She hasn't had to go to the hospital for seizures in Colorado at all.
The second miracle is that so far, Colorado Medicaid has paid for all of Abby's prescriptions and doctors' visits without a problem, a far cry from their experience in Florida. All the hours Kim spent fighting Medicaid can now be spent with her daughter.
Now that Abby is essentially free of grand mal seizures, she's made strides. She can grasp a fork. She can pick up a block and move it. These are small steps for a typical child but huge for Abby.
And more and more, her parents see her personality come out. She smiles and giggles more than she used to, at a balloon floating in the room or when her parents blow bubbles.
Kim and Rich wonder if maybe -- just maybe -- Abby will one day be able to learn some very rudimentary sign language to express what she wants. Maybe she'll be able to take a step with a walker and lots of support.
Despite Abby's improved health, it's been tough on the to be in Colorado. Two weeks after they moved, their elder daughter, Christina, FaceTimed Kim and Rich from Florida to show off her new driver's license.
Kim rejoiced with her daughter, but she later broke down in tears, knowing that she'd missed this important milestone. She knows she'll miss other big days, like cooking Thanksgiving dinner with her daughter and shopping for a prom dress, and prom itself.
And recently Christina, who's living with her biological father, has been having dizzy spells and fainting. It pains Kim that she's not there to help her.
On November 8, six weeks after the moved to Colorado, Florida voters approved a ballot initiative giving more patients like Abby access to cannabis with higher THC levels.
And about two months before Kim and Rich left Florida, Medicaid started to give them enough doses of Diastat, the expensive anti-seizure medication they'd had to fight for.
Even so, the said they still would have made the choice to leave Florida.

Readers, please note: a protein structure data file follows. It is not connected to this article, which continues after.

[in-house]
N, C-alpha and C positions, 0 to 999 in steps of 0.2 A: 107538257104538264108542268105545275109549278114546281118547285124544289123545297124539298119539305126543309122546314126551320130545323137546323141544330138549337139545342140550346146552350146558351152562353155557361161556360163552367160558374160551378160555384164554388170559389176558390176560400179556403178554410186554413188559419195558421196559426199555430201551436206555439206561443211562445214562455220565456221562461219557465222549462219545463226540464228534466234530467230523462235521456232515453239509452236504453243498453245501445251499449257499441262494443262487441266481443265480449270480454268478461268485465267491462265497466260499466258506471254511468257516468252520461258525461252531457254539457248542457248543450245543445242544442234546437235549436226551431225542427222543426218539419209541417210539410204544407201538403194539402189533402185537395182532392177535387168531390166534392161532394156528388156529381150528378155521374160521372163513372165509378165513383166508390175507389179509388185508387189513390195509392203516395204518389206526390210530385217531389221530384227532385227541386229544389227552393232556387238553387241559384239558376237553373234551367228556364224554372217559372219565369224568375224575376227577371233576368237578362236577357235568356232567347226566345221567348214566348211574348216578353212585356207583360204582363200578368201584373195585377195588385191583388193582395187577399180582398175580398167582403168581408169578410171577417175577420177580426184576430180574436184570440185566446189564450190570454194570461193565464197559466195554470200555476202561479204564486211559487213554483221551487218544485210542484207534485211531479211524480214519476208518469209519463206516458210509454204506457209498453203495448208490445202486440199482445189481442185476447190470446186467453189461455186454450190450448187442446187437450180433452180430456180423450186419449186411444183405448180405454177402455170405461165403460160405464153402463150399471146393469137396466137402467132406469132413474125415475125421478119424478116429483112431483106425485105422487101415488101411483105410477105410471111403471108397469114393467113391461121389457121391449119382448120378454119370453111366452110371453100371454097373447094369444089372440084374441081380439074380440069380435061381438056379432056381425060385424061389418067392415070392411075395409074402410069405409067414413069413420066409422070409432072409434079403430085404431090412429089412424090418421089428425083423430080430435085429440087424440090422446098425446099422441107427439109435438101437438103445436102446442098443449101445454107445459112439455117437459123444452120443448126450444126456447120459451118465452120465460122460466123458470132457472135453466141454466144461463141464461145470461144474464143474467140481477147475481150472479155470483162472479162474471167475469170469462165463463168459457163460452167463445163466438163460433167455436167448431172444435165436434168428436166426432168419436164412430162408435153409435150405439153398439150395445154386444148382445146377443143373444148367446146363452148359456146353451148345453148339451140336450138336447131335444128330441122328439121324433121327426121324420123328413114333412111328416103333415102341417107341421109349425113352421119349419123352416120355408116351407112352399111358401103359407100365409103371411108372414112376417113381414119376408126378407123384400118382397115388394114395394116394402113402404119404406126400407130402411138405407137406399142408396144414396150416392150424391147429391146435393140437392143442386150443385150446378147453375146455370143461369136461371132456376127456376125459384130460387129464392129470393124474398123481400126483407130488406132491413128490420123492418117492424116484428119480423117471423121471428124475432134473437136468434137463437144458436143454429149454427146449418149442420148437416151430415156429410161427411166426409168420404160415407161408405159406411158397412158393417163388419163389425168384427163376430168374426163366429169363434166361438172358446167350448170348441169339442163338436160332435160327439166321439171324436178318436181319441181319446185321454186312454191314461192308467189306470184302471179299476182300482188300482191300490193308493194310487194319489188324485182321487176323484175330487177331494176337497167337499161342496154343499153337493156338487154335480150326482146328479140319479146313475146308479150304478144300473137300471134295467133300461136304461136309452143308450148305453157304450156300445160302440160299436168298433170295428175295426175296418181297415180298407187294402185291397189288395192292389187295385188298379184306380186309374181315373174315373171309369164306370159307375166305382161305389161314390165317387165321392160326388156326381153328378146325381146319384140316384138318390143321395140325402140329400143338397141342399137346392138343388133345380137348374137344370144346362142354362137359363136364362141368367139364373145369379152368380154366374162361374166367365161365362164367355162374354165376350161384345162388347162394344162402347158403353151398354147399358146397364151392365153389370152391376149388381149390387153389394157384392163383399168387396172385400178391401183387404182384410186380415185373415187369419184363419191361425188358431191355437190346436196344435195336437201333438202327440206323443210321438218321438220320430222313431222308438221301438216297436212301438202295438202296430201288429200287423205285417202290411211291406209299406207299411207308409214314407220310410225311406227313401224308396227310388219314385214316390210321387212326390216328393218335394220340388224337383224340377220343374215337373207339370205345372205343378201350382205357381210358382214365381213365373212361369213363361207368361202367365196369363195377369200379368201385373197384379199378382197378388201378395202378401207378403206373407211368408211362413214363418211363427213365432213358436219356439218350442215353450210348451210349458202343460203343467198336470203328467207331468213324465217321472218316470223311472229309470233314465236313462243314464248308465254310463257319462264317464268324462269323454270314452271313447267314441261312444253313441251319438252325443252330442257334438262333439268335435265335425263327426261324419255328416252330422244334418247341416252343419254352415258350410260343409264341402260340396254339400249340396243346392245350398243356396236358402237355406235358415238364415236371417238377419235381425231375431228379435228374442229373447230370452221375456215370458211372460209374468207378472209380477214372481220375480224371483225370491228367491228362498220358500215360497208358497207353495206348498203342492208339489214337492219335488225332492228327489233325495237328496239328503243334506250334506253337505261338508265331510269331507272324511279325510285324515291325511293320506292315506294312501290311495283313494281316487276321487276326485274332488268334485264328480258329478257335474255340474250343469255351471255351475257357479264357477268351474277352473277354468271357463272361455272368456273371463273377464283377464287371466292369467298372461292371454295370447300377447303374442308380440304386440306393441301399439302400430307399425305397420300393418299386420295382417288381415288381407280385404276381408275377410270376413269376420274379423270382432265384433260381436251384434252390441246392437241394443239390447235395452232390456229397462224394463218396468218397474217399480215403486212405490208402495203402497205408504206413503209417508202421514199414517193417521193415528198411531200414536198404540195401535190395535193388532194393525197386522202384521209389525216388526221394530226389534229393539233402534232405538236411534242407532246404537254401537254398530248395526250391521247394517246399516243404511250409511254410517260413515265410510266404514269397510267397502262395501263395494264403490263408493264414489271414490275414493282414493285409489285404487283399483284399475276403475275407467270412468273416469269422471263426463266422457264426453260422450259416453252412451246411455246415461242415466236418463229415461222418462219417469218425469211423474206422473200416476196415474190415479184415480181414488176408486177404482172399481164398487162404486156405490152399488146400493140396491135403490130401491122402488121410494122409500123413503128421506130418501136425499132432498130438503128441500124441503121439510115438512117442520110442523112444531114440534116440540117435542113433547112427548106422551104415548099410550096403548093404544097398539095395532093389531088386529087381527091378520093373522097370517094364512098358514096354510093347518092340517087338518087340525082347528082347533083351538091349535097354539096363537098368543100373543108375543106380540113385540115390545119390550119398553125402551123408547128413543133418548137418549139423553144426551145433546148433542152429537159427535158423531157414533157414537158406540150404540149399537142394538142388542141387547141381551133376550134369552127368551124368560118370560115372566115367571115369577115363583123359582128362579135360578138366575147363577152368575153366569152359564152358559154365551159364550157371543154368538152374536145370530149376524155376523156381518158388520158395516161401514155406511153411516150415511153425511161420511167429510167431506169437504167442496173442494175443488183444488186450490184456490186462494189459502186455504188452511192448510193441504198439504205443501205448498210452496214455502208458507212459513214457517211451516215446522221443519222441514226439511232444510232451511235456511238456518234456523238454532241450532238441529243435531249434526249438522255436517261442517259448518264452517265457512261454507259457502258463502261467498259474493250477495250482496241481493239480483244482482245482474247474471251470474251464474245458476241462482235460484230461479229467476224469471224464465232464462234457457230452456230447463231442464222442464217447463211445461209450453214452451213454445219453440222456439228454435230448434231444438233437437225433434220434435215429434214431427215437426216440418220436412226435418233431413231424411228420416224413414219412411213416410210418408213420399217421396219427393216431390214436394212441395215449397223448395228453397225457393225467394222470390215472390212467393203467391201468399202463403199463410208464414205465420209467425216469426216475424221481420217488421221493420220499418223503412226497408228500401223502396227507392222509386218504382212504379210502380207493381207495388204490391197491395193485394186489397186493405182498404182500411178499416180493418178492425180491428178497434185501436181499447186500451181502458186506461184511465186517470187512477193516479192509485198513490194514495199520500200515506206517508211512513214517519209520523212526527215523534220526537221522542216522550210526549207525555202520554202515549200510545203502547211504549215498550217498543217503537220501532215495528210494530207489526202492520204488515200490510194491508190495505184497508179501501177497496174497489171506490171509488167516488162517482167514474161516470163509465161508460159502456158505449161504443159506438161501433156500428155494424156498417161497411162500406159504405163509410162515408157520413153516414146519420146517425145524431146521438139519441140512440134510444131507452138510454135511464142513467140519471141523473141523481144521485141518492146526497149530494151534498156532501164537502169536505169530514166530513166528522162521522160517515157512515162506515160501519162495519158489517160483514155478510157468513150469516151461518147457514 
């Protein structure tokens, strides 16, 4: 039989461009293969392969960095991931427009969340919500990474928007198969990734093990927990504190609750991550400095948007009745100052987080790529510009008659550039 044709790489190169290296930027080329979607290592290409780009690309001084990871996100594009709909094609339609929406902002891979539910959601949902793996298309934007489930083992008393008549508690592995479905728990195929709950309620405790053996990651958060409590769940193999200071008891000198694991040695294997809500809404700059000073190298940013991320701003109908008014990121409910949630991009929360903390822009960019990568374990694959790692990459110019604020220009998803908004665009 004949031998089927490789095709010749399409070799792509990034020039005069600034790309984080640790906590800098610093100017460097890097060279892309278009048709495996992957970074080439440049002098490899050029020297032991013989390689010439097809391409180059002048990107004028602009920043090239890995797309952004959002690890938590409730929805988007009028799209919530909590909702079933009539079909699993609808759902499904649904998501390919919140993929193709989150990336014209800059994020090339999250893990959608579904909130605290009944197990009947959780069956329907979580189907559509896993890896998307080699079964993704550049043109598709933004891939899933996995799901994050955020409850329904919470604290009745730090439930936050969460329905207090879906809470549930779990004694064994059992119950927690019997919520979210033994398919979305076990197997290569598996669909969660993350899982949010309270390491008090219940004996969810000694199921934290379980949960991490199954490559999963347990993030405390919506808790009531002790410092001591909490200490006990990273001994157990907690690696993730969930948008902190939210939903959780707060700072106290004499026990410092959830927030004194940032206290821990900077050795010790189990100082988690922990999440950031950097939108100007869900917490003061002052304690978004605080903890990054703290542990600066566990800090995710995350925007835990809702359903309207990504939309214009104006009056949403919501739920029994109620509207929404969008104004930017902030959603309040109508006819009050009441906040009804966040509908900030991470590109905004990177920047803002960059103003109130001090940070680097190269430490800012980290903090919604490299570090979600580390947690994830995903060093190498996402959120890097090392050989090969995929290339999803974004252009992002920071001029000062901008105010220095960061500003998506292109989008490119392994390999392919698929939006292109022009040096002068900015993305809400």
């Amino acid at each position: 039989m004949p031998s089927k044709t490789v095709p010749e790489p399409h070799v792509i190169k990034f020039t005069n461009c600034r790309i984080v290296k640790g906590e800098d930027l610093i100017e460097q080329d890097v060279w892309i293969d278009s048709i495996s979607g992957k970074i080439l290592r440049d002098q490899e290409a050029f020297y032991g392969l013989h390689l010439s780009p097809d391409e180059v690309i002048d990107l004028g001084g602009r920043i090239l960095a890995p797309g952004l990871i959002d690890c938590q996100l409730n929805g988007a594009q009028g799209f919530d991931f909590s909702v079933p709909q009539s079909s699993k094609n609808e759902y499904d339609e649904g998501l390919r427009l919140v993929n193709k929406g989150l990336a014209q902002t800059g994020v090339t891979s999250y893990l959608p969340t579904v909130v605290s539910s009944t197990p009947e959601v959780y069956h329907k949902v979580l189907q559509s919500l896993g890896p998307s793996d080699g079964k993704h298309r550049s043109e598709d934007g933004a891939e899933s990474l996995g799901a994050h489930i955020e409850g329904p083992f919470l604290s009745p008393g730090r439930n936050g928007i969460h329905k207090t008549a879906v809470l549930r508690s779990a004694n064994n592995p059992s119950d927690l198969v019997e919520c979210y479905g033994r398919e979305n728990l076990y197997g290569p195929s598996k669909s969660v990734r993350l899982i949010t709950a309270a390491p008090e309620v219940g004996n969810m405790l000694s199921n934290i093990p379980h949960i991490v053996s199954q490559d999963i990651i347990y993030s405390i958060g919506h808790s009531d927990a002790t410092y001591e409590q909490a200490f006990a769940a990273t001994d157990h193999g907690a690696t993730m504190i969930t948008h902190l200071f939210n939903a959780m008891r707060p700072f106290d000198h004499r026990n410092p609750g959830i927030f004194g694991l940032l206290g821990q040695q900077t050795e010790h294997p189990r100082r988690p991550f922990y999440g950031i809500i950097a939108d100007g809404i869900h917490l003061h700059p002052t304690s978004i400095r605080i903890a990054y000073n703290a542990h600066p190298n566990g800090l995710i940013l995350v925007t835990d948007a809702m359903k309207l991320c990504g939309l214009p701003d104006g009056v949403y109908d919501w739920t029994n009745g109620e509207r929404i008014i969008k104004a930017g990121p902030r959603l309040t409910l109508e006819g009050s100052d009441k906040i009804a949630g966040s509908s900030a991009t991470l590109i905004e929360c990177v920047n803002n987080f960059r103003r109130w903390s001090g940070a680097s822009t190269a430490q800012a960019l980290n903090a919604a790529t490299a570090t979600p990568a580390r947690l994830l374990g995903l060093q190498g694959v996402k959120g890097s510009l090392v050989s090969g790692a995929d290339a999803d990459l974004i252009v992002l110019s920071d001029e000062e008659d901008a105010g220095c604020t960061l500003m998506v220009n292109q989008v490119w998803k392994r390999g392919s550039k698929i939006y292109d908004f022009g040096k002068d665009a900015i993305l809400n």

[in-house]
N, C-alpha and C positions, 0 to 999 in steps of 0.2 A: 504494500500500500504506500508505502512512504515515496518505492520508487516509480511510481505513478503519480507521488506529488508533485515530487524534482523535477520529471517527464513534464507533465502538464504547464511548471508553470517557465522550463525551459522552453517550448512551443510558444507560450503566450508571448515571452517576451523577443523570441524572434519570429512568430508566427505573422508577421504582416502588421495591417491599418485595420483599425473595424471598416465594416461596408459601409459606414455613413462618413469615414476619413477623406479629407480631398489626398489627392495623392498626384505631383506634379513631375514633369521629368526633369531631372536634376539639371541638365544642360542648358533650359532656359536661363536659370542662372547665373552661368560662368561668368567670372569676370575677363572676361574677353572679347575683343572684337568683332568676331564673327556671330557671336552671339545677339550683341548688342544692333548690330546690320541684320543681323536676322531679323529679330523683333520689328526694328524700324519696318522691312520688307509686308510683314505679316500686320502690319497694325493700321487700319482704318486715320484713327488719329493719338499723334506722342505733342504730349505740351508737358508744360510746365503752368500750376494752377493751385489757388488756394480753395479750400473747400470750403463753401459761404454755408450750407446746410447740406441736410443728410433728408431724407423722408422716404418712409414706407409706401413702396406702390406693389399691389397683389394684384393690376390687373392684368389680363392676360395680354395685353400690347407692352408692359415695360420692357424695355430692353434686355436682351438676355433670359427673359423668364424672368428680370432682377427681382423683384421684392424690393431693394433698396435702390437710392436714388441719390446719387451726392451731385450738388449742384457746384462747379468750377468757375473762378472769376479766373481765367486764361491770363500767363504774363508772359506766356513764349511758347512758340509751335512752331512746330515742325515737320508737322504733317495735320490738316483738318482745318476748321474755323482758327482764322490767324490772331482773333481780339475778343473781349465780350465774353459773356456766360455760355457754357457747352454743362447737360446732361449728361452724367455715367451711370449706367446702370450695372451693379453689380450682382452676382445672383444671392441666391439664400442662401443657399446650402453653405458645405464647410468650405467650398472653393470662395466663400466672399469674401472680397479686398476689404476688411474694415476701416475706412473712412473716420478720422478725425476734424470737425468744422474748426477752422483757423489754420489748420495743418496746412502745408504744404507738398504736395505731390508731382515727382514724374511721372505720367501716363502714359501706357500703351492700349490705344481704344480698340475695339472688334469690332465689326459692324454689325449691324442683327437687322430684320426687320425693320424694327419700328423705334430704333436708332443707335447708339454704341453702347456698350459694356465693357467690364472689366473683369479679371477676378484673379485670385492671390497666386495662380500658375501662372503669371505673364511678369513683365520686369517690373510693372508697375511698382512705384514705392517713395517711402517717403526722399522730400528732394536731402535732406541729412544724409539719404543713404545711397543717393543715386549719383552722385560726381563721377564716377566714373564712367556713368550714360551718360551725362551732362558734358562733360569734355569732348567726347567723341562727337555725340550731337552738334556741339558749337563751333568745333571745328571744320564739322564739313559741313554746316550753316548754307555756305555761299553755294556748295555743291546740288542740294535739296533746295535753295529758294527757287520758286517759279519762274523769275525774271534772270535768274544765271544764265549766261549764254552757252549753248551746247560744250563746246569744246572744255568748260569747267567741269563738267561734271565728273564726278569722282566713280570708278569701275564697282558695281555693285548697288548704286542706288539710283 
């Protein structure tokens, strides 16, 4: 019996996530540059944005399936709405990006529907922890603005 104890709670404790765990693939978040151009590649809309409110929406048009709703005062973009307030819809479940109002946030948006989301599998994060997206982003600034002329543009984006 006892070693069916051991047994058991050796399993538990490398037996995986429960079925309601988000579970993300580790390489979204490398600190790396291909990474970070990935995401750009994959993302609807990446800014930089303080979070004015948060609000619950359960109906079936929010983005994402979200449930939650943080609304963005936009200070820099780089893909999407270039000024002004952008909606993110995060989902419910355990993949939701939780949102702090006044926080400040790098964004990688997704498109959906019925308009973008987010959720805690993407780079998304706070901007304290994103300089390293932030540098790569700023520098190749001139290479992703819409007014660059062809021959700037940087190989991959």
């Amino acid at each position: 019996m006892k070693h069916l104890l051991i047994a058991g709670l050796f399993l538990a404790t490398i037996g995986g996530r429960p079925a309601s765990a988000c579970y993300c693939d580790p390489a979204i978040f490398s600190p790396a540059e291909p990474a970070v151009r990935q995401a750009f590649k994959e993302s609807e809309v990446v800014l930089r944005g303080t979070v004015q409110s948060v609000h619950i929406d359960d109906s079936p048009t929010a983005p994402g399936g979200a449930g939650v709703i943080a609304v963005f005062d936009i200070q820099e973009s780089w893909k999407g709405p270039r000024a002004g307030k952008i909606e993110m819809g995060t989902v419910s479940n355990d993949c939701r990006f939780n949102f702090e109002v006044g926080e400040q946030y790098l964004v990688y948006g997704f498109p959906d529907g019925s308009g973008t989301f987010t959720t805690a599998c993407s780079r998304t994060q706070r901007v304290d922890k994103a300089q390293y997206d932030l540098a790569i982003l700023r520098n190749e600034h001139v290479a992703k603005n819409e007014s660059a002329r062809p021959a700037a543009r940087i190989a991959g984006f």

The Medicaid system there was just too unreliable, they said. They never knew when it would stop paying for Abby's medicines or her equipment or her respiratory therapist or if it would kick her off the program altogether, as it did three times in less than three years.
"Florida was unable to meet the needs of our medically fragile child," Kim said. "It ultimately could have resulted in her death."
Abby's not alone
There's a saying among Medicaid experts: When you've seen one Medicaid program, you've seen one Medicaid program.
That's because although there are federal standards, states have a great deal of leeway about how they manage their programs.
Nearly four out of 10 children in the United States are on Medicaid, and care in one state can look very different than care in another.
Though there are no official rankings of state Medicaid systems, experts say there are data that can help gauge quality.
For example, some state Medicaid programs pay doctors relatively low amounts, which means doctors are more likely to stop accepting patients on Medicaid.
Florida ranks the fifth lowest in the country in Medicaid payments, paying 13% lower than the national average, according to an analysis by the Urban Institute of payments made in 2014.
McManus, the spokeswoman for Florida's Agency for Health Care Administration, noted that the Urban Institute numbers are based on fee-for-service physician rates, but the state's Medicaid program predominantly operates managed care plans. The state says it has transitioned to the managed care system over the past few years.
"These rates do not reflect how the majority of Medicaid providers are paid," she wrote.
Stephen Zuckerman, the lead author of the Urban Institute report, said there's not much difference between the amounts paid by fee-for-service and managed care, pointing to a report by the US Government Accountability Office (PDF), a nonpartisan agency that works for Congress, that shows only a 5% difference.
Critics of Florida's Medicaid program also point to a report (PDF) this year by a group led by Joan Alker, executive director of the Center for Children and Families at Georgetown University, who's studied Florida Medicaid for more than a decade.
The small survey of pediatricians concluded that "challenges exist for children enrolling in and accessing care through Florida's managed care system" and that "barriers to getting their patients the prescription and over-the-counter medications they needed were also a serious concern for pediatricians."
In a letter to the Sarasota Herald-Tribune, Dudek, then the secretary of the state Agency for Health Care Administration, said the Georgetown report was biased, noting that the response rate was less than 1% of physicians participating in Medicaid.
Story Source: The above story is based on materials provided by CNN
Note: Materials may be edited for content and length